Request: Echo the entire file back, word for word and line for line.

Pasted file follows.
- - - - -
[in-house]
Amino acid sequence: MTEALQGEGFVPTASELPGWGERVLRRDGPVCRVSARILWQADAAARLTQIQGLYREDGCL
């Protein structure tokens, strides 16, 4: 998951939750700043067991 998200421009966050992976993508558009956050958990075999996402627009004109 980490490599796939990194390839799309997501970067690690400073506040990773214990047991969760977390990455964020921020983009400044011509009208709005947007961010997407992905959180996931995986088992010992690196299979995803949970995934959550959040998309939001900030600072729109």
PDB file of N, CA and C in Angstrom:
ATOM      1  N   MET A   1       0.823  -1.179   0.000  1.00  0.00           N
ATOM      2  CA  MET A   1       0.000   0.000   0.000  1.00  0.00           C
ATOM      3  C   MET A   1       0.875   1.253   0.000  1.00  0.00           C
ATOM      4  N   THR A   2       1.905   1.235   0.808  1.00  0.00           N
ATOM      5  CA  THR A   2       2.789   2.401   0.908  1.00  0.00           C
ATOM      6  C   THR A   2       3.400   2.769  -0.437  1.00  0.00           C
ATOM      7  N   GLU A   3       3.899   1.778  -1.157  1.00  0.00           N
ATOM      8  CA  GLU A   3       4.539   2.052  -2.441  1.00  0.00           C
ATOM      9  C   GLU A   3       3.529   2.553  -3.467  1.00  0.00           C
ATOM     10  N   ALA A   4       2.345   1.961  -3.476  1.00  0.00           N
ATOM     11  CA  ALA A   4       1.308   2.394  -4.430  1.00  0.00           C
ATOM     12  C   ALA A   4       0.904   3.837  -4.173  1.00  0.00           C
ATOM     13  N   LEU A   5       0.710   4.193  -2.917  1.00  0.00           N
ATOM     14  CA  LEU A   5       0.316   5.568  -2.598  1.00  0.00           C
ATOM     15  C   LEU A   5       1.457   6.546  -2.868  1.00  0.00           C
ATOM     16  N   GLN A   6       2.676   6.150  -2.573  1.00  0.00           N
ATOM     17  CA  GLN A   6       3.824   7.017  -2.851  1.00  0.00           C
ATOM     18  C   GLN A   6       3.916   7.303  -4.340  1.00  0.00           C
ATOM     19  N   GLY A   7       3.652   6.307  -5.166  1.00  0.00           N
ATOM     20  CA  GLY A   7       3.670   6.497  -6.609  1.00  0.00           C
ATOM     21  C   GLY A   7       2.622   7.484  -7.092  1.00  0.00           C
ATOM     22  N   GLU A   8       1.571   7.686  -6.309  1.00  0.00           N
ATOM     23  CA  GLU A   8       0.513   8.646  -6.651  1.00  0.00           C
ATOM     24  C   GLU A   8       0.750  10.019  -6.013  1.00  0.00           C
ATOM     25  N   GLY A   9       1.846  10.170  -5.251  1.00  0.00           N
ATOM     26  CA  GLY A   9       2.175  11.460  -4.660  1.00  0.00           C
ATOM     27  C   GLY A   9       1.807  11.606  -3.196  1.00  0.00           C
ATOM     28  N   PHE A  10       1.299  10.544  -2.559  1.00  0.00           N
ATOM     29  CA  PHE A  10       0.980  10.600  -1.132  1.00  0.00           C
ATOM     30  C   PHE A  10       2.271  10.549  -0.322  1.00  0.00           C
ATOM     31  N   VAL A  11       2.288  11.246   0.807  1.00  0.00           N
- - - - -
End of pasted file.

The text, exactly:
[in-house]
Amino acid sequence: MTEALQGEGFVPTASELPGWGERVLRRDGPVCRVSARILWQADAAARLTQIQGLYREDGCL
């Protein structure tokens, strides 16, 4: 998951939750700043067991 998200421009966050992976993508558009956050958990075999996402627009004109 980490490599796939990194390839799309997501970067690690400073506040990773214990047991969760977390990455964020921020983009400044011509009208709005947007961010997407992905959180996931995986088992010992690196299979995803949970995934959550959040998309939001900030600072729109």
PDB file of N, CA and C in Angstrom:
ATOM      1  N   MET A   1       0.823  -1.179   0.000  1.00  0.00           N
ATOM      2  CA  MET A   1       0.000   0.000   0.000  1.00  0.00           C
ATOM      3  C   MET A   1       0.875   1.253   0.000  1.00  0.00           C
ATOM      4  N   THR A   2       1.905   1.235   0.808  1.00  0.00           N
ATOM      5  CA  THR A   2       2.789   2.401   0.908  1.00  0.00           C
ATOM      6  C   THR A   2       3.400   2.769  -0.437  1.00  0.00           C
ATOM      7  N   GLU A   3       3.899   1.778  -1.157  1.00  0.00           N
ATOM      8  CA  GLU A   3       4.539   2.052  -2.441  1.00  0.00           C
ATOM      9  C   GLU A   3       3.529   2.553  -3.467  1.00  0.00           C
ATOM     10  N   ALA A   4       2.345   1.961  -3.476  1.00  0.00           N
ATOM     11  CA  ALA A   4       1.308   2.394  -4.430  1.00  0.00           C
ATOM     12  C   ALA A   4       0.904   3.837  -4.173  1.00  0.00           C
ATOM     13  N   LEU A   5       0.710   4.193  -2.917  1.00  0.00           N
ATOM     14  CA  LEU A   5       0.316   5.568  -2.598  1.00  0.00           C
ATOM     15  C   LEU A   5       1.457   6.546  -2.868  1.00  0.00           C
ATOM     16  N   GLN A   6       2.676   6.150  -2.573  1.00  0.00           N
ATOM     17  CA  GLN A   6       3.824   7.017  -2.851  1.00  0.00           C
ATOM     18  C   GLN A   6       3.916   7.303  -4.340  1.00  0.00           C
ATOM     19  N   GLY A   7       3.652   6.307  -5.166  1.00  0.00           N
ATOM     20  CA  GLY A   7       3.670   6.497  -6.609  1.00  0.00           C
ATOM     21  C   GLY A   7       2.622   7.484  -7.092  1.00  0.00           C
ATOM     22  N   GLU A   8       1.571   7.686  -6.309  1.00  0.00           N
ATOM     23  CA  GLU A   8       0.513   8.646  -6.651  1.00  0.00           C
ATOM     24  C   GLU A   8       0.750  10.019  -6.013  1.00  0.00           C
ATOM     25  N   GLY A   9       1.846  10.170  -5.251  1.00  0.00           N
ATOM     26  CA  GLY A   9       2.175  11.460  -4.660  1.00  0.00           C
ATOM     27  C   GLY A   9       1.807  11.606  -3.196  1.00  0.00           C
ATOM     28  N   PHE A  10       1.299  10.544  -2.559  1.00  0.00           N
ATOM     29  CA  PHE A  10       0.980  10.600  -1.132  1.00  0.00           C
ATOM     30  C   PHE A  10       2.271  10.549  -0.322  1.00  0.00           C
ATOM     31  N   VAL A  11       2.288  11.246   0.807  1.00  0.00           N